British plans to introduce a digital or tech tax in April should be delayed until a global consensus is reached, OECD official warns
The United Kingdom has been urged to hold off on its plans to introduce a digital tax in April, by a senior official at the Organisation for Economic Cooperation and Development (OECD).
Speaking to the BBC, the OECD Secretary General Angel Gurria urged the UK to ‘hold fire’ on tech tax planned for April, as there needs to be a global agreement on technology company tax.
It comes after Apple CEO Tim Cook this week said that everyone knows that the global corporate tax system needs to be overhauled.
British digital tax
At the moment, the OECD is developing global reforms over where multinational firms should be taxed.
Tech companies have long been criticised by governments and regulators for their tax practices that sees them reducing their tax bills by booking profits in low-tax countries (such as Ireland) regardless of the location of the end customer.
Efforts to develop wide ranging tax reforms have floundered so far.
In July 2019, Boris Johnson (before he became Prime Minister) had backed a digital tax when he said that the government had to find a way to tax technology giants on their income.
Then in December last year the Prime Minister pledged to press ahead with the implementation of a tech or digital tax on large Internet firms such as Google, Amazon and Facebook, despite US opposition.
The UK had long planned to push ahead with its own national levies, ever since the budget of October 2018.
The Conservative Party had committed to implementing a digital service tax on the revenue of companies if it won the national election in December.
After its decisive election victory, April was slated as the date the tax would be introduced.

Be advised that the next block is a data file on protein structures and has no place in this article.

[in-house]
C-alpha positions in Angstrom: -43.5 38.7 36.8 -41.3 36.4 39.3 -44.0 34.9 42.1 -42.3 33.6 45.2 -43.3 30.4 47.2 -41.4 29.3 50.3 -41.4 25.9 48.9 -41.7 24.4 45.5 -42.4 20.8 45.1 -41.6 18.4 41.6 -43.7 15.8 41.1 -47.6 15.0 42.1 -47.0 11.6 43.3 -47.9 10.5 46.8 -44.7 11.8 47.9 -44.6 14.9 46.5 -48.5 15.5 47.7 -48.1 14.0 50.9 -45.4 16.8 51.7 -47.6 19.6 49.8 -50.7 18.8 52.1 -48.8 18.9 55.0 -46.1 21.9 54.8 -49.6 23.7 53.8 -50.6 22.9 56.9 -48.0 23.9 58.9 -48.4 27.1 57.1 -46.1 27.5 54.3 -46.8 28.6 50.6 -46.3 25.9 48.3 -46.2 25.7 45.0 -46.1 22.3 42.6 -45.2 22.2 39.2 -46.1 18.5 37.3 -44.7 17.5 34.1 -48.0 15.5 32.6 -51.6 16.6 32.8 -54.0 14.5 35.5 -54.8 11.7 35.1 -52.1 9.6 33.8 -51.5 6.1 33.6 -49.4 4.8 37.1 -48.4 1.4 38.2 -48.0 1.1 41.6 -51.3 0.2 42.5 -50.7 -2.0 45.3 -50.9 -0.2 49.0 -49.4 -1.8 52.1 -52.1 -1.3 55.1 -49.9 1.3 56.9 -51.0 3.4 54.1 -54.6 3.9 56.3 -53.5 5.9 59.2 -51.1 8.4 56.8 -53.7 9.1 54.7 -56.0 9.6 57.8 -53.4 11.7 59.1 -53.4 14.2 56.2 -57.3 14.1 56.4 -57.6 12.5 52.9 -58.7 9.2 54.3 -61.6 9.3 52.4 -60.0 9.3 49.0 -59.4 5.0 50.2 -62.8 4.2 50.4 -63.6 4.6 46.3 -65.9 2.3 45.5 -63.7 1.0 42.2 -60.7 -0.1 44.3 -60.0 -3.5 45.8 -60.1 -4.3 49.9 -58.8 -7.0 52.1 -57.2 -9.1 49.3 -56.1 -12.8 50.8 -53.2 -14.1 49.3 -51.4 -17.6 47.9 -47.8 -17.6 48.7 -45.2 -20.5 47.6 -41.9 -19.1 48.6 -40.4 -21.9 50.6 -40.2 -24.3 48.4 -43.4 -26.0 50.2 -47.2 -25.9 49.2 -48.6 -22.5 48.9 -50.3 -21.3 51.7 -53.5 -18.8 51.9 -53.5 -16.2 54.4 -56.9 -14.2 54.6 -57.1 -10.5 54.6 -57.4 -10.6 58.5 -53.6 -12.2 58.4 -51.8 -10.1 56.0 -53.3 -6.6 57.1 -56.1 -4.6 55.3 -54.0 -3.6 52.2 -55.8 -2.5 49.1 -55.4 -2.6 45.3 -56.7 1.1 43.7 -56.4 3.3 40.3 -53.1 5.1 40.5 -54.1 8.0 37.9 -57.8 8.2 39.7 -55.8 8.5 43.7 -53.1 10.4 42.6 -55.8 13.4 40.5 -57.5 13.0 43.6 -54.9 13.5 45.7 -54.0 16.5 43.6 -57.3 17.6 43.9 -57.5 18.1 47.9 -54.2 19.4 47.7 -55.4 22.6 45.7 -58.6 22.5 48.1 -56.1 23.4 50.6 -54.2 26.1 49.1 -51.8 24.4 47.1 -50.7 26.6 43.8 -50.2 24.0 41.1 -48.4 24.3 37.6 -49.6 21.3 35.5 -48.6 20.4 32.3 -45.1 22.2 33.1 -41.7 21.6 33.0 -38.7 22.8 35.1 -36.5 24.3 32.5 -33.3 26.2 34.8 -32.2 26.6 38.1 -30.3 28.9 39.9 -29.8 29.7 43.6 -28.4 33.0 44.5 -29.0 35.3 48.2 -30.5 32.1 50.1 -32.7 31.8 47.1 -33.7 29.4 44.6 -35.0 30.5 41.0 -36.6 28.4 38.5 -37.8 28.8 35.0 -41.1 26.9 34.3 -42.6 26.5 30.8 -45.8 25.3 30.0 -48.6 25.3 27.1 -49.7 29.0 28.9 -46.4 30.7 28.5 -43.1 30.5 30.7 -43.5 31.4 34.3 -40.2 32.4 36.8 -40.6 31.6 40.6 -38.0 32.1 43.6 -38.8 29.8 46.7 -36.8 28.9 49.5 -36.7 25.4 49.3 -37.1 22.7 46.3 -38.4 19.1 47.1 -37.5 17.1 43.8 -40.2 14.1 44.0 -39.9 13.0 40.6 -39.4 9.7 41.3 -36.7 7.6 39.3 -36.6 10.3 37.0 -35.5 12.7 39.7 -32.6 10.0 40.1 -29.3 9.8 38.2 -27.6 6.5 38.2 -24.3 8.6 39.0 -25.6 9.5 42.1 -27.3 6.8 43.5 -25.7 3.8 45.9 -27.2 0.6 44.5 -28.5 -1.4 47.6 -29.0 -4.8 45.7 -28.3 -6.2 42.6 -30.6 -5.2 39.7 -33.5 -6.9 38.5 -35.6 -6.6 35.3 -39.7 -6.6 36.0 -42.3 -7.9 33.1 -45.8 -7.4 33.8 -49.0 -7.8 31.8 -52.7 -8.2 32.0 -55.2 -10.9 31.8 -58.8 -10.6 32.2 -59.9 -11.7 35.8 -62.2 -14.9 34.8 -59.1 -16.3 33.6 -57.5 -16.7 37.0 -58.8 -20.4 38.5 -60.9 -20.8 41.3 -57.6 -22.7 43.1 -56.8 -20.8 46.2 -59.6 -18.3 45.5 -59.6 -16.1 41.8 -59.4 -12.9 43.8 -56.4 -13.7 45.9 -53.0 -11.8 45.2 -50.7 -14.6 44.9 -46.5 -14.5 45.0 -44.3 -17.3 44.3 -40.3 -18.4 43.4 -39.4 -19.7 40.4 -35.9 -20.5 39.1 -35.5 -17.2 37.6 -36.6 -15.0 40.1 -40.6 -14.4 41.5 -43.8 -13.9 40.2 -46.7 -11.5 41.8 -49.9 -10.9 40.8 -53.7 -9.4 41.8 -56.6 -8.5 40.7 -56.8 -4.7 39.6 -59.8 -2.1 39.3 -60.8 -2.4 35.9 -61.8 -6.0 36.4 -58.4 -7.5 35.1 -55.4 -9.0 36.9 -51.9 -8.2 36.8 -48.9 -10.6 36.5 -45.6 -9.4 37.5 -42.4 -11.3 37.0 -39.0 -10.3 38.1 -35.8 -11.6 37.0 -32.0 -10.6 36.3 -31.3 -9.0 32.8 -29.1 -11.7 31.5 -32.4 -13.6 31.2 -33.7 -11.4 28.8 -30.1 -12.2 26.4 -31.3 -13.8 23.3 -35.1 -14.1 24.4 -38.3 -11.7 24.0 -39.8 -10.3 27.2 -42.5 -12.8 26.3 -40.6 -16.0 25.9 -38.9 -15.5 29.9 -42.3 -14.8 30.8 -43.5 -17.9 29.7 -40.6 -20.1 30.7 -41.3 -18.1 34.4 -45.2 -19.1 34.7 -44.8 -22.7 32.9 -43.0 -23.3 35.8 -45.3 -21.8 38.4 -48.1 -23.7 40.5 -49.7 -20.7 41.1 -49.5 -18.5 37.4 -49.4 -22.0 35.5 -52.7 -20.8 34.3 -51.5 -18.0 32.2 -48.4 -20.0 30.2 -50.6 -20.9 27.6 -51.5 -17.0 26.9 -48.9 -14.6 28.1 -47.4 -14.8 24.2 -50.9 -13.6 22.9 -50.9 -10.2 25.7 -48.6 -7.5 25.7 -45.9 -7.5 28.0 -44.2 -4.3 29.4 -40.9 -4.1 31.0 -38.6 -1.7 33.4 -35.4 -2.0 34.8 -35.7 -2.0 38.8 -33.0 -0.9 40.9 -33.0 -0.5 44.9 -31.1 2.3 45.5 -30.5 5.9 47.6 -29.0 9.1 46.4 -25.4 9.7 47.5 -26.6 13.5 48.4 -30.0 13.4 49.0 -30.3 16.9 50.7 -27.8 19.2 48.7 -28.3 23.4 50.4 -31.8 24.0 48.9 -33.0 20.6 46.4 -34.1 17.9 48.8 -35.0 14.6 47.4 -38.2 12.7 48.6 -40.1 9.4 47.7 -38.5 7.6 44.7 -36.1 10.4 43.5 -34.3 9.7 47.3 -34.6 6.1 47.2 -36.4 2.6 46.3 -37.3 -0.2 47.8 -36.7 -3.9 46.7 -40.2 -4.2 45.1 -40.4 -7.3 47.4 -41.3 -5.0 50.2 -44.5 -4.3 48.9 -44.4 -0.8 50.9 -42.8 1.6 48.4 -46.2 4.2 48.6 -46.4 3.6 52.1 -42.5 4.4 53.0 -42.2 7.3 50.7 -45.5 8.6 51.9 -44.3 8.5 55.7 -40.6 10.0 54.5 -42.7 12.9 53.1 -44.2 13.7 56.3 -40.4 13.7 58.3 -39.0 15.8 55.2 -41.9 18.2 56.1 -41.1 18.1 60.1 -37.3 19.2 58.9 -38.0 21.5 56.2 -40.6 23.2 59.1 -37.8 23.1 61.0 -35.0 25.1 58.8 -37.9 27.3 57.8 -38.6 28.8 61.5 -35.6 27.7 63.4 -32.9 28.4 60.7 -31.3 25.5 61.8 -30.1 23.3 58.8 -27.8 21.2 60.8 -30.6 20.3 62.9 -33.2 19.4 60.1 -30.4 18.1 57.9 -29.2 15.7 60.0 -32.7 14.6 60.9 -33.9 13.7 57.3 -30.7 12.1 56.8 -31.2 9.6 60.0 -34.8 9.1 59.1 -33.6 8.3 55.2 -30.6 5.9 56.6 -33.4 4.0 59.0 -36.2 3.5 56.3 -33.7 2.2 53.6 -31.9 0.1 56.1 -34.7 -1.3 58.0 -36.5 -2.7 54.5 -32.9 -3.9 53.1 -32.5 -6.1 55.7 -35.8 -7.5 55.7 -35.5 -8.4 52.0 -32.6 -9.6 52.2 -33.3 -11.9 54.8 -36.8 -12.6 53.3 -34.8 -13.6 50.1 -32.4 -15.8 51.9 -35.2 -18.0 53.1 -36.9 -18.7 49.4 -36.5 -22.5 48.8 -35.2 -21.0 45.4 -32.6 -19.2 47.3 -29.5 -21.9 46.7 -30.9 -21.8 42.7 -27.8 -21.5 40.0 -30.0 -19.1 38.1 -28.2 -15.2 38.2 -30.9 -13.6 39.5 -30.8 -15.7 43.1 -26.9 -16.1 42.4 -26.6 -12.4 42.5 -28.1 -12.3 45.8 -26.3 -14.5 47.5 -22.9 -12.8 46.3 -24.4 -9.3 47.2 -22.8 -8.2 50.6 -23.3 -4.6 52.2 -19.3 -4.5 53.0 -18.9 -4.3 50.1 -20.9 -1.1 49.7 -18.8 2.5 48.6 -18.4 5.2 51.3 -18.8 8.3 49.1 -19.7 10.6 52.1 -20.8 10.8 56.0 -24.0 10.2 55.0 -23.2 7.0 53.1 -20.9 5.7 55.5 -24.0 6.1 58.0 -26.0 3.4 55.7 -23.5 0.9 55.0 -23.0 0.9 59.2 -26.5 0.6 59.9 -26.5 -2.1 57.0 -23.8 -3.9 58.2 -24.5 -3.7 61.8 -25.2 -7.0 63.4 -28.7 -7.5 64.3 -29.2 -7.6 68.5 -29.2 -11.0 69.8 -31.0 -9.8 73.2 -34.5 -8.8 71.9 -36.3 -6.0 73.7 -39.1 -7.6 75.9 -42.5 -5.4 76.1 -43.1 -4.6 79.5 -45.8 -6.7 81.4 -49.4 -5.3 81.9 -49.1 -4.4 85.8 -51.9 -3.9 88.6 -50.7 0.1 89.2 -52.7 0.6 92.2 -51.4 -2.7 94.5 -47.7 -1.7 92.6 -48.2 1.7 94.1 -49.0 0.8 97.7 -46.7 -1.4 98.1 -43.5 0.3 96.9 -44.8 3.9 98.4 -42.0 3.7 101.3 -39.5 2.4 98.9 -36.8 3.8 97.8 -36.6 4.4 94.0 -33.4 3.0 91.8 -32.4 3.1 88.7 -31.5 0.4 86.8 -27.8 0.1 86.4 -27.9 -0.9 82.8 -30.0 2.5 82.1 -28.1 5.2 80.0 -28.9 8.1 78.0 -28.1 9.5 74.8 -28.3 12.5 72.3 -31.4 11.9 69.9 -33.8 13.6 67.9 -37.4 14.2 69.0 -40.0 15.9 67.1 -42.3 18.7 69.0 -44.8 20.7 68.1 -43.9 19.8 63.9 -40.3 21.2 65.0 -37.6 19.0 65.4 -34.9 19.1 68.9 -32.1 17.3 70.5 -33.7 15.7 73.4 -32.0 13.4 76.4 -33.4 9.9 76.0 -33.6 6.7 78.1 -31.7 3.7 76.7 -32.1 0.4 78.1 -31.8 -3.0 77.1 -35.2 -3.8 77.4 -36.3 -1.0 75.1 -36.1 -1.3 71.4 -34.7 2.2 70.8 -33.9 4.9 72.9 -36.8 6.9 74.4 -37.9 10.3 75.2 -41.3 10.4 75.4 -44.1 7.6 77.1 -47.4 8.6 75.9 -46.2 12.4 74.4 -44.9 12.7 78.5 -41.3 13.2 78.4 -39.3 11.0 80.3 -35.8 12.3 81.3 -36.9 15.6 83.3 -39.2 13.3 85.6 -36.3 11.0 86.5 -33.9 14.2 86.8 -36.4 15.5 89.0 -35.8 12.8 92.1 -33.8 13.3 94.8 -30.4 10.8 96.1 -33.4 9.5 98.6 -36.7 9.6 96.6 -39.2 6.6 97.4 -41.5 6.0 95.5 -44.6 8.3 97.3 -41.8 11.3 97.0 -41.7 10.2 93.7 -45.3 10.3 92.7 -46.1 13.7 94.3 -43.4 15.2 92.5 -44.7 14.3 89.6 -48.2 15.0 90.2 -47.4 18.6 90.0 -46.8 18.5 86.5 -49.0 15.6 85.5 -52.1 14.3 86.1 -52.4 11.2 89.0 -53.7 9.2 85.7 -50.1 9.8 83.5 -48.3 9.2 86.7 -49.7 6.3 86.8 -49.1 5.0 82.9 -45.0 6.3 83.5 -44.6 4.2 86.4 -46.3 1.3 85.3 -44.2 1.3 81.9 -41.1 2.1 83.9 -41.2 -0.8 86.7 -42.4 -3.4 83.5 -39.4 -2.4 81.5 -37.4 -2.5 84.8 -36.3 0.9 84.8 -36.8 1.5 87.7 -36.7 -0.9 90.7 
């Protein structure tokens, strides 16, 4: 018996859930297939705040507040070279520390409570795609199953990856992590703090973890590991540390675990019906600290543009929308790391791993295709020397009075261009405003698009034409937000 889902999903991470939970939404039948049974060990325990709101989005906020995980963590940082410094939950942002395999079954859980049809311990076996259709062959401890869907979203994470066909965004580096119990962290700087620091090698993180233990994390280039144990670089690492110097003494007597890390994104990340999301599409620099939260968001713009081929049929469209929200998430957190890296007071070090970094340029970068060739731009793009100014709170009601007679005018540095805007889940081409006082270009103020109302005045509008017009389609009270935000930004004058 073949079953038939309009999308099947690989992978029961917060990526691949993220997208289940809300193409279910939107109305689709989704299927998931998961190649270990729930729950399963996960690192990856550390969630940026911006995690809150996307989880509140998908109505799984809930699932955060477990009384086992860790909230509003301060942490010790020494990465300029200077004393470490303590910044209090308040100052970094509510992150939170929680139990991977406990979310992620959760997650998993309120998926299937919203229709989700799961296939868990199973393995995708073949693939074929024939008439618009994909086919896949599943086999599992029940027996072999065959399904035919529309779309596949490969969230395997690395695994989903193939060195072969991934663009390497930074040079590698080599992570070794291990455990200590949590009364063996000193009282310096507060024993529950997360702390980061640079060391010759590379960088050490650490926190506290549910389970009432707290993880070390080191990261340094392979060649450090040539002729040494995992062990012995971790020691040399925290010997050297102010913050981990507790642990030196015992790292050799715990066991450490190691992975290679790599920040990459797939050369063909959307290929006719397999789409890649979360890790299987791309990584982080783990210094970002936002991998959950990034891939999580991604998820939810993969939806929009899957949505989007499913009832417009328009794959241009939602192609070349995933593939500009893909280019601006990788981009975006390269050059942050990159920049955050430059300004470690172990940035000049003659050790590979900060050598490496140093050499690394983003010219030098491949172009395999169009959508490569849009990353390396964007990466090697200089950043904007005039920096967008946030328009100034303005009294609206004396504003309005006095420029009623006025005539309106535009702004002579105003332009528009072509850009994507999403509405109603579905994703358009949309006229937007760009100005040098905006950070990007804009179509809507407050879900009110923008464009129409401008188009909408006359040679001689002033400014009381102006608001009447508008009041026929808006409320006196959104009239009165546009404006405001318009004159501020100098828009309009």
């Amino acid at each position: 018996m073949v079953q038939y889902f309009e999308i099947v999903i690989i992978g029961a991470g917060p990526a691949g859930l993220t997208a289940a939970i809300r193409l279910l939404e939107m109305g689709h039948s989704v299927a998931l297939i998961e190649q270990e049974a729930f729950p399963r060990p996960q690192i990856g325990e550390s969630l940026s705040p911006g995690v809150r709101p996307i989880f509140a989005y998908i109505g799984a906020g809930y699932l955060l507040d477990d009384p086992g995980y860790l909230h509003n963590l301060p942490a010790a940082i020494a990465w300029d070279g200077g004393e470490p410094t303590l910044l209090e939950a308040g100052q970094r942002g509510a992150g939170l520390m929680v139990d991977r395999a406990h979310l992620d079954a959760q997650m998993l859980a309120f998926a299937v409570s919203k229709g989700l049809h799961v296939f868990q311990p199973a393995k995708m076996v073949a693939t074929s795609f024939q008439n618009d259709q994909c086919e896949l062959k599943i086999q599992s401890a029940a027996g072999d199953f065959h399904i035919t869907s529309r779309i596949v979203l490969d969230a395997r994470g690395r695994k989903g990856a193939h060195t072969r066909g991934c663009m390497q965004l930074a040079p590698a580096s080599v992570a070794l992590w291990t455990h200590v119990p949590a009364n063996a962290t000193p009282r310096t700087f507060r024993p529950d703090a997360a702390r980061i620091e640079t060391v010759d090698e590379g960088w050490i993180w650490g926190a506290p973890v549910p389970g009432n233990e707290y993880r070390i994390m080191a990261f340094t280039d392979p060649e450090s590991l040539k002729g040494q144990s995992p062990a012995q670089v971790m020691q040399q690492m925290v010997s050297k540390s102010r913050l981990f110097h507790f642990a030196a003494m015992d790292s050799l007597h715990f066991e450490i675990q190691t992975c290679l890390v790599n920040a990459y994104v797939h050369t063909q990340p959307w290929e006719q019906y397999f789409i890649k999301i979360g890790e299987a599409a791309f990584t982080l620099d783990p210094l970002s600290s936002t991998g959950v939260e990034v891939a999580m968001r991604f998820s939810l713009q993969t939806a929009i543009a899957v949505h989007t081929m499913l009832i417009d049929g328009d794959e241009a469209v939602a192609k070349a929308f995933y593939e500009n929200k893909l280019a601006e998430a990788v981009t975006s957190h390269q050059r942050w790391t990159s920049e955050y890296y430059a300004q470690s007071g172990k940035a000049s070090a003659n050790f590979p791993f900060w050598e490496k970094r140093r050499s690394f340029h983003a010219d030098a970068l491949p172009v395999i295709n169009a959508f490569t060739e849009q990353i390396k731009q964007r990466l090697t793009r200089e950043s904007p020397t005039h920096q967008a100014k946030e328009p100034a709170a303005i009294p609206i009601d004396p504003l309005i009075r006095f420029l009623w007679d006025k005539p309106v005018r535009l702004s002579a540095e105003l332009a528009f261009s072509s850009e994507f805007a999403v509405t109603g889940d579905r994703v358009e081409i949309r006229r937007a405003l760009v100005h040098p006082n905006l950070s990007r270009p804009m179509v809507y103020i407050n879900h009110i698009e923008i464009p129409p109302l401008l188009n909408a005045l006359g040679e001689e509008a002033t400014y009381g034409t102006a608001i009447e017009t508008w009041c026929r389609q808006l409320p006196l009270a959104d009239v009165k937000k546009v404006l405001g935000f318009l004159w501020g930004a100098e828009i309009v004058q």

“We’ve committed to introduce our Digital Services Tax from April 2020,” the Treasury reportedly said. “It will be repealed once a global solution is in place”.
Under the plan, tech companies that generate at least 500 million pounds a year in global revenue will pay a levy of 2 percent of the money they make from UK users from April 2020.
But now the OECD has urged the UK to hold off implementing the tax.
The OECD’s Secretary General Angel Gurria told the BBC that without a global solution to technology companies paying less than a fair share of tax, there would be a “cacophony and a mess” of 40 countries going their own way with “tensions rising all over the place”.
In regards to the UK plan to levy a 2 percent tax on the UK revenues of tech firms from April, Gurria, said that the government should “absolutely hold fire and contribute to a multilateral solution”.
Macron and Trump reportedly agreed to hold off on a potential tariffs war until the end of 2020, and continue negotiations at the OECD on the digital tax during that period.
“They agreed to give a chance to negotiations until the end of the year,” a source told Reuters. “During that time period, there won’t be successive tariffs.”
Do you know all about IT and the law? Take our quiz.